There was, to be fair, bad news on the coronavirus vaccine front hanging over markets on Tuesday. But results on the first day of earnings season weren’t terrible, and the data on small-business sentiment were encouraging. The International Monetary Fund, while sounding a cautious note, did upgrade its economic outlook.
To analysts at Longview Economics, a London-based research firm, it is looking like the rally from September lows was overextended, and the upside trend is “tired.” They say markets are overbought at an index, sector and single-stock level as traders have become “greedy.”
“Added to which, the U.S. election is now just under three weeks away while the data shows that current levels of portfolio hedging are low,” they say.
“Certain outcomes in the election (e.g. a contested result) have the potential to add to market volatility/uncertainty. With those risks now in sight, it seems likely that money managers will start implementing hedges against those eventualities.”
They are advising to begin building short positions, particularly if the S&P 500
moves back toward the high of the last two sessions, at 3,541. They say to put in a 2% stop loss at the Sept. 2 intraday high of 3,587.
But that is a short-term view. Chris Watling, the founder of Longview, also wrote an article for New York Life Investments, asking whether a Joe Biden presidency that is now expected in financial and betting markets would lead to an inflationary boom or a deflationary bust. Biden, after all, is proposing not just to increase corporate taxes but also lift capital-gains taxes, which would represent quite a shift from the current reign of President Donald Trump, who wants to cut capital-gains taxes further, and signed the current 21% corporate tax rate into law.
Watling is encouraged by news household spending is recovering faster than incomes, suggesting that the household sector is spending the extra cash they saved during the lockdown. Expansions, Watling noted, “generally occur in an environment of cheap money and a strong cash position (i.e. the current climate).” Furthermore, Federal Reserve Chair Powell has played down two of the traditional reasons for tightening monetary policy — inflation and risks to financial stability.
“Given that combination of: a) a recovering economy and b) a Fed that is not currently troubled by those traditional key risks — and remains focused on pursuing ultraloose monetary policy — there’s a strong case that the ‘inflationary boom’ narrative wins out,” Watling said.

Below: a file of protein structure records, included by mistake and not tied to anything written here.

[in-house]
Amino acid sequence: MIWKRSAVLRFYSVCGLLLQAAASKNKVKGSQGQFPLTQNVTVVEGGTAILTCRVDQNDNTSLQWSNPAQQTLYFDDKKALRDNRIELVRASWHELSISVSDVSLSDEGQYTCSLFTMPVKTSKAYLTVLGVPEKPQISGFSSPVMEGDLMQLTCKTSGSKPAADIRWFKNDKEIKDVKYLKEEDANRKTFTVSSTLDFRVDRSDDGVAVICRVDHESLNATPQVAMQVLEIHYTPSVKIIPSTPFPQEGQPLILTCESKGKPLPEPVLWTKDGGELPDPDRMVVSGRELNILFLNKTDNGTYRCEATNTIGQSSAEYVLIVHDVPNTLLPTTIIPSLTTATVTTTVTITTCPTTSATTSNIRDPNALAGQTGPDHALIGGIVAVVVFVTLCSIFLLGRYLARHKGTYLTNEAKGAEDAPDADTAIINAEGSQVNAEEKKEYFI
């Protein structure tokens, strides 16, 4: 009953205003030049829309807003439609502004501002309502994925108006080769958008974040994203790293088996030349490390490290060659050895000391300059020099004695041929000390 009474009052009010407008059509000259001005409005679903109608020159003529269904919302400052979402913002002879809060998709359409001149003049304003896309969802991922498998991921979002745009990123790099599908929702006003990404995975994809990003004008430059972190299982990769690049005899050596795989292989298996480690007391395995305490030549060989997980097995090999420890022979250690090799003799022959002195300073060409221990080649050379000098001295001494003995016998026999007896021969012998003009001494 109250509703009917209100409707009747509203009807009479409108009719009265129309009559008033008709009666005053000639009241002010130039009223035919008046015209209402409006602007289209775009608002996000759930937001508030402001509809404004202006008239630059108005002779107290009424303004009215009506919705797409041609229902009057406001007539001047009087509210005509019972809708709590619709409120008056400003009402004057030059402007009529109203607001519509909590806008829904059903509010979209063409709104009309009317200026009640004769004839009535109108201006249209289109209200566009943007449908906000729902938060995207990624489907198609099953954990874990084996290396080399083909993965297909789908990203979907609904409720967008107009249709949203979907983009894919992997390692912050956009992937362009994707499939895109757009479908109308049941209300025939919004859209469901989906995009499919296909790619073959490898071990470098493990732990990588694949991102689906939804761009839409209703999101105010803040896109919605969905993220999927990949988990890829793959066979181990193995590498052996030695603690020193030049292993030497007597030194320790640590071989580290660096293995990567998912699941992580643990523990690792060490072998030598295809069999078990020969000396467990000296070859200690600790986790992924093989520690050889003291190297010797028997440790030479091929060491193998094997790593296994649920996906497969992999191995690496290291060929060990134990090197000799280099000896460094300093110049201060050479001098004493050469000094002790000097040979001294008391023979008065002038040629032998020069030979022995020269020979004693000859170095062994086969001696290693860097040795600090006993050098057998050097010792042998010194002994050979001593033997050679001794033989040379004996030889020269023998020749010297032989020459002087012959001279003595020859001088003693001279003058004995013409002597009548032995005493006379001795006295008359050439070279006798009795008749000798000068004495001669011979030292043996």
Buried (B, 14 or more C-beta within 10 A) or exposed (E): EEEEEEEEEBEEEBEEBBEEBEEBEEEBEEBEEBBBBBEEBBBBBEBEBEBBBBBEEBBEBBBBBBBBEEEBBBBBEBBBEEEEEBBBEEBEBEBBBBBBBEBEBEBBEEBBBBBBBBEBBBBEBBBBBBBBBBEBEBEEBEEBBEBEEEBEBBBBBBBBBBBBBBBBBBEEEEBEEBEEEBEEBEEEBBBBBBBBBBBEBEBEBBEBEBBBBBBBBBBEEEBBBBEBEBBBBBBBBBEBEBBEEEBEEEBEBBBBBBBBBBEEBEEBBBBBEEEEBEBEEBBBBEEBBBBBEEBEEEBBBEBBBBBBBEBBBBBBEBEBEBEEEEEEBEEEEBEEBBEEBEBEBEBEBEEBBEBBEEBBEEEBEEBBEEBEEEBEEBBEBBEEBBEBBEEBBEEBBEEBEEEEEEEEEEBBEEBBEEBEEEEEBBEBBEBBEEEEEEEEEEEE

Results from Bank of America
and Wells Fargo
are due, a day after Citigroup
reported a record-low in net interest margin and JPMorgan Chase’s
earnings beat was driven by lower impairments than expected.
Besides banks, ASML Holding
the Dutch microchip equipment maker that is a component of the Nasdaq-100, reported better-than-expected third-quarter earnings and revenue but issued a cautious outlook. UnitedHealth
the health insurer, lifted its fiscal-year guidance after topping third-quarter earnings estimates.
U.S. drug inspectors uncovered serious quality control problems at an Eli Lilly and Co.
pharmaceutical plant that is ramping up to make one of two promising COVID-19 drugs, Reuters reported. Johnson & Johnson
Chief Financial Officer Joseph Wolk said the company hoped the pause in the trial for its coronavirus vaccine will only last a few days.
Federal Reserve Vice Chair Richard Clarida headlines a wave of speakers from the central bank, ahead of the International Monetary Fund/World Bank virtual meeting this week. Producer price data also are due for release.
Allscripts Healthcare Solutions
reached a deal to sell CarePort Health to private-equity firms TPG Capital and Leonard Green & Partners for $1.3 billion. Oil-and-gas company ConocoPhillips
is in talks to buy Concho Resources
Bloomberg News reported, citing people familiar with the matter.
reversed early losses on the news U.K. Prime Minister Boris Johnson said talks would continue on a European Union trade treaty after Thursday’s self-imposed deadline expires. Current rules on U.K.-EU trade run through the end of the year.
Jurrien Timmer, director of global macro for Fidelity Investments’ global asset allocation division, compared the current coronavirus pandemic to the 2008 financial crisis in terms of both market reaction, as well as expected and reported earnings. “So far so good, which tells me that earnings are likely bottoming now. If earnings are bottoming now, the market can finally start to grow into its valuation and be less reliant on the fiscal/monetary impulse,” he wrote.
Astronomers watched a black hole ‘spaghettify’ a star in real time.
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